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m5threads -- A pthread library for the M5 simulator
Daniel Sanchez, Stanford University
- Added support for TLS in SPARC and x86-64 in static binaries. Alpha no longer works due to having unimplemented TLS support.
- Fixed a race condition in rwlocks and condition variables.
- Added support for detached threads.
- Added thread-specific data (TSD) functions: key_create/delete/getspecific/setspecific.
- Integrated with NPTL/LinuxThreads-based glibc (libc aliases, specific functions, intialization routines, and libc-specific TSD). libc calls are now MT-safe and the library runs the full test suite correctly. Tested on SPARC/glibc2.3.6/Linux 2.6.11 (LinuxThreads) in M5, and x86-64/glibc2.6/Linux 2.6.26 (NPTL) in an 8-core machine.
- Added support for OpenMP programs (see test_opm.cpp) -- for now, works in x86 (real machine and M5), but not in SPARC.
- Licensed under GPLv2.
- Extended this README.
- Added support for SPARC in pthread_exit
- Substituted tree barriers by counter barriers. Now barriers work regardless of which threads take them.
- Initial version
This software is licensed under the GPLv2. See the LICENSE file for a full copy of the license.
This software contains portions of code from the Linux kernel and glibc 2.3.6. Both are redistributed under the terms of the GPL.
This library enables M5 to simulate multithreaded apps in system call emulation mode. It is intended as a replacement of NPTL/LinuxThreads implementations of libpthread. Instead of using a large portion of the Linux system calls, this library does as much as possible in user-level code. It requires just two system calls: clone, to spawn a new process, and exit, to finish a thread. As a result, it is easy to support in a syscall-emulation simulator. However, this is not a full implementation of pthreads, and the library lacks a thread scheduler. In M5, you will not be able to schedule more threads than thread contexts.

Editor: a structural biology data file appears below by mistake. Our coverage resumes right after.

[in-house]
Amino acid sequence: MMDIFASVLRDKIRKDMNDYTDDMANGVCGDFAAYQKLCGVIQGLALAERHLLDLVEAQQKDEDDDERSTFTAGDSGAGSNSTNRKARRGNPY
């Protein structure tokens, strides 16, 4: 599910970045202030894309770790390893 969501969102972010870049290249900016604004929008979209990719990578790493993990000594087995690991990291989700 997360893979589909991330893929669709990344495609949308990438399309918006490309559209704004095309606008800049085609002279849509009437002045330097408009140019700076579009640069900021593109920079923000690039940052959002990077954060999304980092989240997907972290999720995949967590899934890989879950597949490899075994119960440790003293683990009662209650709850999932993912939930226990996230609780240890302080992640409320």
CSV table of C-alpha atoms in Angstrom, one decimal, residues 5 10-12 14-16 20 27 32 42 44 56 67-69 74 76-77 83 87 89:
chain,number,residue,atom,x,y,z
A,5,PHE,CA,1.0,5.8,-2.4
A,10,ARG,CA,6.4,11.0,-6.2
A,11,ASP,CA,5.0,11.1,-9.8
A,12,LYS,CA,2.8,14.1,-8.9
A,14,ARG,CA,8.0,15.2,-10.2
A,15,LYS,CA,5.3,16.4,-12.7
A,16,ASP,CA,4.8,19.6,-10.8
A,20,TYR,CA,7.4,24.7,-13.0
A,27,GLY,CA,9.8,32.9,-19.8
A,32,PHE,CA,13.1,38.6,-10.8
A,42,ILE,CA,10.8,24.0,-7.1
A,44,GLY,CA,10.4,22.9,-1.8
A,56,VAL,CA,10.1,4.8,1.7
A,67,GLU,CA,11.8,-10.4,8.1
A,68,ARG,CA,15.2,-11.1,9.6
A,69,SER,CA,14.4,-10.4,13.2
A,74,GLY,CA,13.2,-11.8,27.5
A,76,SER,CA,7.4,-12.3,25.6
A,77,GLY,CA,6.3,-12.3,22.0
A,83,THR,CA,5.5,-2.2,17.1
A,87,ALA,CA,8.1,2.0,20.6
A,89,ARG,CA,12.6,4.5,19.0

This library works in M5, but in real systems too. Both x86-64 and SPARC systems running Linux should execute programs correctly. In real systems, you will be able to allocate more threads than CPUs, but performance will degrade in this case since there is no thread scheduler (and thread switching occurs at the granularity of the OS scheduler).
Only a subset of the pthread specification is supported. This includes:
- Creation and join of joinable and detached threads; pthread_exit
- Regular mutexes (NOT recursive or other rare modes)
- Regular read-write locks
- Barriers
- Condition variables
- Keys (key_create/delete, get/setspecific)
- Miscellaneous functions:
In particular, the following thinks are not supported:
- pthread_cancel and related functions
- pthread_kill
- Anything else that has to do with signals
- pthread_cleanup_XXX, pthread_unwind
If your program uses a non-implemented pthread function, it will fail an assertion.
This library should compile with GNU toolchains implementing LinuxThreads (Linux <=2.4 or 2.6) or NPTL (2.6 only) pthreads. If you compile it with an NPTL glibc, you may get futex() system calls if you try to do concurrent calls to multithreaded-safe glibc functions (e.g. printf). These are unimplemented in M5. To avoid them, enclose these calls in a global lock. Additionally, NPTL apps tend to use more system calls, so it is recommended to use M5 with a glibc compiled with LinuxThreads. Performance should be practically identical with both versions, as we are substituting the threading library.